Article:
Alibaba’s Tmall Global now features goods from 14,500 overseas brands, 80% of them selling in China for the first time.
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Yet some experts argue that the nature of the online environment makes placement less of an issue on the web than in print media or in stores, at least for some merchandising activities. Fry’s research shows that bargain lovers behave similarly online and offline, hunting down promotional messages regardless of where they’re located on a page in the same way they’ll search out promotions in catalogs or stores. “Some retailers have experimented with outlet and clearance areas on their site, and even in cases where the area is not labeled prominently shoppers find it,” Carter says. “That indicates that shoppers do read, they do scan, and they do respond from a click perspective favorably to words over images in some cases, depending on the impact of the message.”
And the impact is highly subjective. “If a woman is going to a site to shop for herself, men’s khakis aren’t going to interest her even if they are in a large image in the center of the page,” points out Fahrland, Fry’s executive creative director. “So to some degree, you can say that users will click on what they came for, whatever it is. Placement is almost less important on the web than in print because so much of what users see on the web is driven by what they are looking for.”
That makes on-site search one of the most important merchandising tools for online merchants. Product presentation as driven by site search remains, to a large extent, an activity unilaterally controlled by the shopper. So now, merchants are exploring ways to weave more merchandising right into the search function.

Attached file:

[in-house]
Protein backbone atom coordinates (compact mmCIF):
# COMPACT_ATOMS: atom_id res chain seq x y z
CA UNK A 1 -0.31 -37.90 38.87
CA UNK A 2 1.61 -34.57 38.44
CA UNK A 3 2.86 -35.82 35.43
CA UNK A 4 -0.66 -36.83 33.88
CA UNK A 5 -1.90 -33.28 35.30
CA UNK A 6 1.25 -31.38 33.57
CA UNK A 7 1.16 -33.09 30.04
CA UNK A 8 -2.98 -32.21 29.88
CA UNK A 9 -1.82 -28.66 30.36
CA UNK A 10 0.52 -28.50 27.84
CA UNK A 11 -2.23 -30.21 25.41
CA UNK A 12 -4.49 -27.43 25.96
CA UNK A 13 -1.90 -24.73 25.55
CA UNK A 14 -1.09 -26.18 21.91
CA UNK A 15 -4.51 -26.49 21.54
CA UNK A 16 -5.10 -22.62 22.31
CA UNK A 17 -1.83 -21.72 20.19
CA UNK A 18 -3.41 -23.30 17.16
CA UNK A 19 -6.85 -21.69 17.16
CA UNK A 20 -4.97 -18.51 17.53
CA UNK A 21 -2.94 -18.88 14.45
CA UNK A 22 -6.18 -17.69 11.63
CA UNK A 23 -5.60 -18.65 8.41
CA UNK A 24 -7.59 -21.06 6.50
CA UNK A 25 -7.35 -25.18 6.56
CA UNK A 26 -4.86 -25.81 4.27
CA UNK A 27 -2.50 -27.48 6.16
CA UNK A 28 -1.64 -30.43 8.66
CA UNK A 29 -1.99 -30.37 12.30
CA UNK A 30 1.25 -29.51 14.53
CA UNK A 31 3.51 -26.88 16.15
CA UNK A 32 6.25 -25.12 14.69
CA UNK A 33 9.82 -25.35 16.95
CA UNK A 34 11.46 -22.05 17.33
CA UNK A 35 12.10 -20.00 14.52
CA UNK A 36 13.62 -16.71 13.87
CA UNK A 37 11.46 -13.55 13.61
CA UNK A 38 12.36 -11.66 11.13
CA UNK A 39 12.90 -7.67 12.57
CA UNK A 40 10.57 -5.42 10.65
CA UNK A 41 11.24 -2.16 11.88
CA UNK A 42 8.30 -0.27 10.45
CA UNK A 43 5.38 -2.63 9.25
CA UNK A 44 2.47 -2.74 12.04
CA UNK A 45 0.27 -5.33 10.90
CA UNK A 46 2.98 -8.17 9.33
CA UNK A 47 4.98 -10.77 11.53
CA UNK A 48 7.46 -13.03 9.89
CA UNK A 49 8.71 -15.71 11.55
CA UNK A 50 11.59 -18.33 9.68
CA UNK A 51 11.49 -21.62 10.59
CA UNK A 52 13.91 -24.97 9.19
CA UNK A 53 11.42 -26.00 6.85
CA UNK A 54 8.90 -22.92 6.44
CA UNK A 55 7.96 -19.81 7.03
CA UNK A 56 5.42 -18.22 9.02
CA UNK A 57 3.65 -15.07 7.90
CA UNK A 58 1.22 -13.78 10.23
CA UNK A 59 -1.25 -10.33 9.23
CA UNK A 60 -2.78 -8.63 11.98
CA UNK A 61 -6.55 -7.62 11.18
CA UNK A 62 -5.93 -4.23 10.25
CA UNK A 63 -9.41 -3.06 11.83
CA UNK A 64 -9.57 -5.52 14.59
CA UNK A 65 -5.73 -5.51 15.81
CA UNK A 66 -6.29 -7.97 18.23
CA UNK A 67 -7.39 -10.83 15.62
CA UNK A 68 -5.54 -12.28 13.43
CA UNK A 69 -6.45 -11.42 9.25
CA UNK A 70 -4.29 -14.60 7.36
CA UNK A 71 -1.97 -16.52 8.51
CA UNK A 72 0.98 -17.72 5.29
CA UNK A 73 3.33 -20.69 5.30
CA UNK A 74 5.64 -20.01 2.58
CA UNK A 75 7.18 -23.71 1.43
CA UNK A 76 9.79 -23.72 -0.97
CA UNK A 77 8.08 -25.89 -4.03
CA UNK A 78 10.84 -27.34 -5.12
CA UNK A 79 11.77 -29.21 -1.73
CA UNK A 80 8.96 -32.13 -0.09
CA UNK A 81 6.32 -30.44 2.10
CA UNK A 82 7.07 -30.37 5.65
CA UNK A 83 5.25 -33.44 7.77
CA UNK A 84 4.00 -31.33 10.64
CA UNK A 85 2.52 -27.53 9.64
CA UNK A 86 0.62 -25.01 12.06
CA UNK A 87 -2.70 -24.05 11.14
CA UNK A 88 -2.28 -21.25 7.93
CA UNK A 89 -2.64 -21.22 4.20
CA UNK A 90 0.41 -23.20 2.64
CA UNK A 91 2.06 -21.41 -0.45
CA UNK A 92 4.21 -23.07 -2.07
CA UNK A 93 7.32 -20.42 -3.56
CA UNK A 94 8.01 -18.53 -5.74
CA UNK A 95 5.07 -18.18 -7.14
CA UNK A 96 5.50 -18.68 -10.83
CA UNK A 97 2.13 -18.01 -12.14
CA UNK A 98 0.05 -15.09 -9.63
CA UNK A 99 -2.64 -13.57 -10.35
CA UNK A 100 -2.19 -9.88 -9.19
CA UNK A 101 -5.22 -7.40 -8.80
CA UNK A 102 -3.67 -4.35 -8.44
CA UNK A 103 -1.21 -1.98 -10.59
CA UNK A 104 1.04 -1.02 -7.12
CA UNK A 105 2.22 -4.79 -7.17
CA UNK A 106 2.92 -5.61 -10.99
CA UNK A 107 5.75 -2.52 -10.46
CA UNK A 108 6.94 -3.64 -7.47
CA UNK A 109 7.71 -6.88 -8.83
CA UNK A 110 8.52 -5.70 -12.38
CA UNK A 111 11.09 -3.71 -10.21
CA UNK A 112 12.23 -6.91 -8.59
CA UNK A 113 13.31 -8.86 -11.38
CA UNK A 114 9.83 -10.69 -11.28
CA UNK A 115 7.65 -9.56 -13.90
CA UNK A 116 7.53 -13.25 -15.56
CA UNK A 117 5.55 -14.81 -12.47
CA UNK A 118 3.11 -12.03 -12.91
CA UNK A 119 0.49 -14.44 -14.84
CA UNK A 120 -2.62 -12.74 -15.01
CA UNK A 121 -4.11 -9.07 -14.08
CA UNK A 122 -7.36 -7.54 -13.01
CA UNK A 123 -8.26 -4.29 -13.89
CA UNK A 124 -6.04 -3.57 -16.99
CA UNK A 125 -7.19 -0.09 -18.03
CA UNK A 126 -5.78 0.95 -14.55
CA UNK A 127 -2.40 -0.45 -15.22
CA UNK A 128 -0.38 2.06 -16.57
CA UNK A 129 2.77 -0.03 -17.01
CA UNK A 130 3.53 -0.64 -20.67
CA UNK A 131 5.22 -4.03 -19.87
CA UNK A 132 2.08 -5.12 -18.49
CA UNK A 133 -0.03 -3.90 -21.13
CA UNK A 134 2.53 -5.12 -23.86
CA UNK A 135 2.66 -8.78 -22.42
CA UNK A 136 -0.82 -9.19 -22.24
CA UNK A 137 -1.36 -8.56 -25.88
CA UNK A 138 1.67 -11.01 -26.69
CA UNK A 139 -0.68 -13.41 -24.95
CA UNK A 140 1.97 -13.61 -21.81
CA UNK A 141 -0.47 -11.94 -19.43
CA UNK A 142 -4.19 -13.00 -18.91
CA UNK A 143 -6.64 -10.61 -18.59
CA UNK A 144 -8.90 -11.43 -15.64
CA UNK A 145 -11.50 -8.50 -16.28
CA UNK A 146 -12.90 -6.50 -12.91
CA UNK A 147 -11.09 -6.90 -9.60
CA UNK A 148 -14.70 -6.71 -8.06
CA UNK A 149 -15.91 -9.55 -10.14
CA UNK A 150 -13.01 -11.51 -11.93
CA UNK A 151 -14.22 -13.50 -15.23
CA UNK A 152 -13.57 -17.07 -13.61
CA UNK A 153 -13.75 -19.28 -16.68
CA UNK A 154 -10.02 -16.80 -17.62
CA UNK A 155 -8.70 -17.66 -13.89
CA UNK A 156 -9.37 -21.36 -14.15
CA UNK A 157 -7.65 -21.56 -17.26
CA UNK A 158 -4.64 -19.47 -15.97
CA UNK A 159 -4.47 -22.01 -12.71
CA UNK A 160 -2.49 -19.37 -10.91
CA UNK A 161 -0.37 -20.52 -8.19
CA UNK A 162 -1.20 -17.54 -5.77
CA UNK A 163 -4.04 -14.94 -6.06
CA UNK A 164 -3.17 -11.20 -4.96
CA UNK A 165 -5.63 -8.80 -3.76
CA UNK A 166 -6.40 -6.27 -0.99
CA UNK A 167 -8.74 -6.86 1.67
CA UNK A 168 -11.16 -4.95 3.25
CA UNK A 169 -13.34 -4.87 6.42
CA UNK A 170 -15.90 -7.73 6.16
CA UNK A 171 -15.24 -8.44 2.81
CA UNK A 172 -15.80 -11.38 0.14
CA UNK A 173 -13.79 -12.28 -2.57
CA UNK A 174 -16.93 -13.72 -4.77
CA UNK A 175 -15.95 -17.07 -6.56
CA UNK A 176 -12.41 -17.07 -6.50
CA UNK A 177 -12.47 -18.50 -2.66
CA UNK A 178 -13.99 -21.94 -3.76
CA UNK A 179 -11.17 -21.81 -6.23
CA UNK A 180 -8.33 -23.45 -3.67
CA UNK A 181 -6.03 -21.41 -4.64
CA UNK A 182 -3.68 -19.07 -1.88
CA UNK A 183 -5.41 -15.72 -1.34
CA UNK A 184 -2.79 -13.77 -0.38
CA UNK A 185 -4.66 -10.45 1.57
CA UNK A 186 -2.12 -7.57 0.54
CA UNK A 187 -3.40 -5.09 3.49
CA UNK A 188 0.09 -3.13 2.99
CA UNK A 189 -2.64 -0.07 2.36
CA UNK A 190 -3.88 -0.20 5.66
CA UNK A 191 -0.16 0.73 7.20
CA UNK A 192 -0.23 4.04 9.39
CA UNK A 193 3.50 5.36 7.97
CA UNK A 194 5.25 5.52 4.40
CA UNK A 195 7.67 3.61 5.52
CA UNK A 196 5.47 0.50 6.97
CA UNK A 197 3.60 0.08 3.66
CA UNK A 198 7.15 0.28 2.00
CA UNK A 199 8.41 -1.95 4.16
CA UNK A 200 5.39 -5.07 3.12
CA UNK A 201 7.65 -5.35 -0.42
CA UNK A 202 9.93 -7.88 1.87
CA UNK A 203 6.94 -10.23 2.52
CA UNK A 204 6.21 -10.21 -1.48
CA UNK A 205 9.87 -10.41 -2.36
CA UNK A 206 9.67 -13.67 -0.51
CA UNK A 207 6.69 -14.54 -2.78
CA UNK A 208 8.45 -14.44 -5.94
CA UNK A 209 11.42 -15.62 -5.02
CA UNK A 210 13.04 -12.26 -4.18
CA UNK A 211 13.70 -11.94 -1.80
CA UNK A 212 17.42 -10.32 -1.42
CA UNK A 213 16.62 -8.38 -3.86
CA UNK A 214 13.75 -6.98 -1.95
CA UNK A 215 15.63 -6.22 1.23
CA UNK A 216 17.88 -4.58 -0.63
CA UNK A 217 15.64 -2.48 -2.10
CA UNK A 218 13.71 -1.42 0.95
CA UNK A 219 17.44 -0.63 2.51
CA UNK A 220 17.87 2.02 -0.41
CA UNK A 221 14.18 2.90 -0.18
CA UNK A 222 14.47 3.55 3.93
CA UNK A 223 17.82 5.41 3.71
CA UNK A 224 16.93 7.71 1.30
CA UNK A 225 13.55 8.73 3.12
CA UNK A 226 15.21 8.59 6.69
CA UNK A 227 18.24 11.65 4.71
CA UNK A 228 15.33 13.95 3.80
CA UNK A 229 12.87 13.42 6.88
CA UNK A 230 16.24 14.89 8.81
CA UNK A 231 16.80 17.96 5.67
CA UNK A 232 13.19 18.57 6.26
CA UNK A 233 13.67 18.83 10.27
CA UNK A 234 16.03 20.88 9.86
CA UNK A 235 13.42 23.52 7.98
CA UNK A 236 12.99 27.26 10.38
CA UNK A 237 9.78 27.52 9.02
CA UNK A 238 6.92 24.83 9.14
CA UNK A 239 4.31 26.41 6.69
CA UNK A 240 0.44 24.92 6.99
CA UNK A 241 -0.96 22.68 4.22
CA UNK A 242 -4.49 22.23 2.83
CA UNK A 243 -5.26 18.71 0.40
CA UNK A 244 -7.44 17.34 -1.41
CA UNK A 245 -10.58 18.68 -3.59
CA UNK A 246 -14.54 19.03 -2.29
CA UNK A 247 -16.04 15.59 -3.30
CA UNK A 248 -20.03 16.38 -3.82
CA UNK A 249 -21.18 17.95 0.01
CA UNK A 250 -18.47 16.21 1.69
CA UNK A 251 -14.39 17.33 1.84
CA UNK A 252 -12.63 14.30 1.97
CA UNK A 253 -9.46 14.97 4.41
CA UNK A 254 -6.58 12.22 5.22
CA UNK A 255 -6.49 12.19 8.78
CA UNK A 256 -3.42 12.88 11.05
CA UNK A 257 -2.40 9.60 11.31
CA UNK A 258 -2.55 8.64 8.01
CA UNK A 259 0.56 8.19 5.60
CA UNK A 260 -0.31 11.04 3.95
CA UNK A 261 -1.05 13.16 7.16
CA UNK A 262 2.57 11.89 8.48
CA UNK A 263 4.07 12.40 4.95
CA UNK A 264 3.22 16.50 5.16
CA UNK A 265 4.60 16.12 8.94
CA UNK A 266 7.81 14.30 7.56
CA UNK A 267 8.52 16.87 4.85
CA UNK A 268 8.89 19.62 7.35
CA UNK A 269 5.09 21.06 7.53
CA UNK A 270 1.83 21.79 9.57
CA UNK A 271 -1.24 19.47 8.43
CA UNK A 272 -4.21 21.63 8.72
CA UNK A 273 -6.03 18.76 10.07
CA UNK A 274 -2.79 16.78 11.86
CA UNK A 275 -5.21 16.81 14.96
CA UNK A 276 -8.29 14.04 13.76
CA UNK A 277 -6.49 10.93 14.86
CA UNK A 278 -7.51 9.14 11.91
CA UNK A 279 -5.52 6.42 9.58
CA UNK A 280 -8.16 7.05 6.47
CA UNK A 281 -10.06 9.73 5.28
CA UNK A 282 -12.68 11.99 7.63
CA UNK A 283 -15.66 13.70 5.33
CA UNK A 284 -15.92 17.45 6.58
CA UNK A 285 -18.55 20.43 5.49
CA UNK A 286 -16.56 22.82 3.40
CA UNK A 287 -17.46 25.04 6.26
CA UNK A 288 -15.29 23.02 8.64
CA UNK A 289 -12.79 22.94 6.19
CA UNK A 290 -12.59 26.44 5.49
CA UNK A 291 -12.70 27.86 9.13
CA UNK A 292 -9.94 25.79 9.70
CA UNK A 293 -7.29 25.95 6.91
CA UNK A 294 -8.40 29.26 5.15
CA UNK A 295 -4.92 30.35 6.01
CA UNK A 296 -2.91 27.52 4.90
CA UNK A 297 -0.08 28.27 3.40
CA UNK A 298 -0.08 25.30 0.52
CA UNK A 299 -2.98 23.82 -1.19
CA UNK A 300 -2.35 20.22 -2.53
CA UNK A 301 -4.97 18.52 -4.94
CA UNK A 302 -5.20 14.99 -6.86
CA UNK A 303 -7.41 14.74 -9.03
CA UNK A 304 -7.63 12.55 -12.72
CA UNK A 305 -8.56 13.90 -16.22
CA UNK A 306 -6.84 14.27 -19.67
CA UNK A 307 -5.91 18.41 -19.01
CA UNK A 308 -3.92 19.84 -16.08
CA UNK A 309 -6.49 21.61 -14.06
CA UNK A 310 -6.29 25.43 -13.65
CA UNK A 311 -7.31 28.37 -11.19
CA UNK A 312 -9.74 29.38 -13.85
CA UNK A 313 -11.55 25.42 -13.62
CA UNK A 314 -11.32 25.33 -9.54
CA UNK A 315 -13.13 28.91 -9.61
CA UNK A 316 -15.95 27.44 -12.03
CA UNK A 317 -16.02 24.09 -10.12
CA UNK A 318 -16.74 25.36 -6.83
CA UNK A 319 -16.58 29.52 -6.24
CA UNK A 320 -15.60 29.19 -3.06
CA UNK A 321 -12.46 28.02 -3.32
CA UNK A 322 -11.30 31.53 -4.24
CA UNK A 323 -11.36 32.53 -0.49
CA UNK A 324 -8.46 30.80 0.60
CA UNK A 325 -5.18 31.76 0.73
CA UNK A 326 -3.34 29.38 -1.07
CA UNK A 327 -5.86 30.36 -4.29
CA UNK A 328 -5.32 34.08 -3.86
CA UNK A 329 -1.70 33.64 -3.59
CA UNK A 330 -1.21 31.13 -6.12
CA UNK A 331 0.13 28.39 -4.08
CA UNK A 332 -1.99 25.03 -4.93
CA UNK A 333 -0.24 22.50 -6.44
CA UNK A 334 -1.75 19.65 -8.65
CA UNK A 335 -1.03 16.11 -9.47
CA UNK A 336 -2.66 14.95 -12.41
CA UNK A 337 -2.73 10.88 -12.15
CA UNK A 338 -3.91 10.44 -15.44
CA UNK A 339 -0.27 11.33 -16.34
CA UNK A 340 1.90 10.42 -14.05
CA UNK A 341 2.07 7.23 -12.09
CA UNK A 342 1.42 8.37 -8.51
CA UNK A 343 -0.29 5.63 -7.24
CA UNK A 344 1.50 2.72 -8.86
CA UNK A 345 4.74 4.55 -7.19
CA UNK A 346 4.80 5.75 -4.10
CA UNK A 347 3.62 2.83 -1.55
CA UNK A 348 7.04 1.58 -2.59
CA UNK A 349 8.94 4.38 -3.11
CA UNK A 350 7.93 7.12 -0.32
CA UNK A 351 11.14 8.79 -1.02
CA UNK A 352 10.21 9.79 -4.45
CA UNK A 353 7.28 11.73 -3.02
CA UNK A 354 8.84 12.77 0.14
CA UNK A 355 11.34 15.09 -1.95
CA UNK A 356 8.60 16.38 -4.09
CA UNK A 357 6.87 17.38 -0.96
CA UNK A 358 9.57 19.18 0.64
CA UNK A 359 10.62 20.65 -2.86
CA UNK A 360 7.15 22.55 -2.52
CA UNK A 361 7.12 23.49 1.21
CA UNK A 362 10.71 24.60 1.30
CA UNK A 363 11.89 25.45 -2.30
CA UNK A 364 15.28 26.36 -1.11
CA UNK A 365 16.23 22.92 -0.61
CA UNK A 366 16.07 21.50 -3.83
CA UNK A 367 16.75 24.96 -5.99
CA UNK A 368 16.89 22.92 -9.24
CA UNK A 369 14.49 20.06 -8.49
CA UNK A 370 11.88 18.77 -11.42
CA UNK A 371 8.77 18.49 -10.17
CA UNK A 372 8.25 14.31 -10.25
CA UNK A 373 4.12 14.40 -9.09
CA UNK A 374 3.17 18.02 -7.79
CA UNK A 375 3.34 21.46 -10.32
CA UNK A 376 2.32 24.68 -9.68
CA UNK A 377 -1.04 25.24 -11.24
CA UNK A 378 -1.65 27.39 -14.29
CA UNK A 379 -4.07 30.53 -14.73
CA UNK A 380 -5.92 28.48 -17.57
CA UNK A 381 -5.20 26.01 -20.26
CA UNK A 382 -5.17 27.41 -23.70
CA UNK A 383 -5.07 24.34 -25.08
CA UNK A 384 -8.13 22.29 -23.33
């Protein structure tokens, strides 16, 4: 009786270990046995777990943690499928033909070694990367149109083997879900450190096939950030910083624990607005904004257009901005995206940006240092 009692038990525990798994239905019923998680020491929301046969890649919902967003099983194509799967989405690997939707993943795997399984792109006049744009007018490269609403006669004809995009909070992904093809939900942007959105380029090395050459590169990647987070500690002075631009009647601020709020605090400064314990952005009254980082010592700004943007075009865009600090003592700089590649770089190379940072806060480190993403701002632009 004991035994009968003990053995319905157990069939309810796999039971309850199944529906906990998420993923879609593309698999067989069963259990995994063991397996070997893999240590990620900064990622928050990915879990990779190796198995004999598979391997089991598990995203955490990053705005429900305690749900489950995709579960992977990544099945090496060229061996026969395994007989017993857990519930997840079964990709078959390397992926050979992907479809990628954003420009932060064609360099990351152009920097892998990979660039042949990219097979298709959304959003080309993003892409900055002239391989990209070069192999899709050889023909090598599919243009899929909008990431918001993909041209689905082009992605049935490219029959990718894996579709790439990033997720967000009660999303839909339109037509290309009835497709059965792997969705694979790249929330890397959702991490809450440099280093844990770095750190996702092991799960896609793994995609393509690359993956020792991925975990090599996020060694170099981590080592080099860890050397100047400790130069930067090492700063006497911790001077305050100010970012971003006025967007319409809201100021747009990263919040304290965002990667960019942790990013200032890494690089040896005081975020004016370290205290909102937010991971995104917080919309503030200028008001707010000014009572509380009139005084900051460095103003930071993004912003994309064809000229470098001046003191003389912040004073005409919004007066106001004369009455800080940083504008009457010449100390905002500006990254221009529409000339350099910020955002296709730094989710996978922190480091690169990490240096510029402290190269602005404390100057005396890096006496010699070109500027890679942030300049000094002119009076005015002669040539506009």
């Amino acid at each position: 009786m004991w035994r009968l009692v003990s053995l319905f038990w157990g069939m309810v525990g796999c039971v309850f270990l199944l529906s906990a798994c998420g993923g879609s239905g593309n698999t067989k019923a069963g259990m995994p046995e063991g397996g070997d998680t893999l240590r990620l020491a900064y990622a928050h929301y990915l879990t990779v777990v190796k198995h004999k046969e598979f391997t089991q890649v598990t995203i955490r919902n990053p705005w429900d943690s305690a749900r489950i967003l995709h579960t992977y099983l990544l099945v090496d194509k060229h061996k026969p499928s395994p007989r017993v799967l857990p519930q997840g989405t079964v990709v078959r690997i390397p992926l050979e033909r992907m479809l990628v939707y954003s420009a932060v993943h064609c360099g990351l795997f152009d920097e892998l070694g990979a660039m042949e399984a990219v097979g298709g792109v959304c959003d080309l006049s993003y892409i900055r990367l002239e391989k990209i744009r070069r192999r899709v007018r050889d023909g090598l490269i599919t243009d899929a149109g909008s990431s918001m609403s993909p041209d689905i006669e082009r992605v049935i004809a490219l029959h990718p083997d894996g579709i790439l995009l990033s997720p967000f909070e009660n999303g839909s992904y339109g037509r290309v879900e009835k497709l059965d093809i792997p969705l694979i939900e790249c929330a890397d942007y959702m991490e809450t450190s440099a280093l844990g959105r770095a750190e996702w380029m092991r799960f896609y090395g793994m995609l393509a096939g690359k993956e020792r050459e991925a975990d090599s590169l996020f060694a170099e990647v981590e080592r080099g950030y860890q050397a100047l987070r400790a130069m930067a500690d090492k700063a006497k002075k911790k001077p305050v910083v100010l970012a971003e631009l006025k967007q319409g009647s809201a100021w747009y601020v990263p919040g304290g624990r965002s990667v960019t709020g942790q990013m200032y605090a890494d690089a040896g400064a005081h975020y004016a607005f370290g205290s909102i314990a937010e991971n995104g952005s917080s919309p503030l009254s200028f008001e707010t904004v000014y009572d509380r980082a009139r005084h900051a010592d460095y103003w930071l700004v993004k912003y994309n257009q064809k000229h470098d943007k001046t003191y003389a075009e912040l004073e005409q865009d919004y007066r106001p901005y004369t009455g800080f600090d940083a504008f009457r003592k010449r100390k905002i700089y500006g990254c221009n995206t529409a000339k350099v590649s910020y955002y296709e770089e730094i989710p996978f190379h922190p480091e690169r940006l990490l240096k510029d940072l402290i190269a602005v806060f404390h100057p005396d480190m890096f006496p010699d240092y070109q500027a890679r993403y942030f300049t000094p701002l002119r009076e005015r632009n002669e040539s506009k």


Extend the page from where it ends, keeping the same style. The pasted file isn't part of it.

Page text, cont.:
Crutchfield has for three years offered a “What fits my car” feature that filters search results to show shoppers only the audio components that will fit their particular car, based on information the shopper has provided on the make, year and model. The feature is powered by a proprietary database of more than 3,000 cars that Crutchfield has built up over the years, by measuring the relevant dimensions of new cars at dealerships and combing junkyards for older models. Now, with a well-developed knowledge base about not only what fits but what works best in each car for the home audio installer and what other elements are needed for installation, Crutchfield will use the information in a recommendation engine it hopes to launch on the site later this year.
“Today, when the site recognizes your car, we just make it harder for you to select a component that we know won’t fit your car. That’s a narrowing process. The new feature will go beyond telling the user what will fit to say that because he is driving Model X, here’s the system that’s the most popular, and here are the things that go with it,” Rimm-Kaufman says. “Rather than just helping shoppers avoid the pitfalls of the wrong selection, it will present stronger recommendations.”
Personalization is directing more online merchandising as increasingly sophisticated technology evolves to support segment-specific and even customer-specific offers, based on both purchase history and data supplied by the shopper. Vendor Art Technology Group Inc. offers software solutions and services that build customer profiles based on implicit personalization, that is, a customer’s shopping behavior, and explicit personalization, information supplied by registered customers. Several ATG clients have gone live with the company’s personalization technology within the last year, and the roster includes retailers such as J. Crew, Nieman Marcus and Best Buy.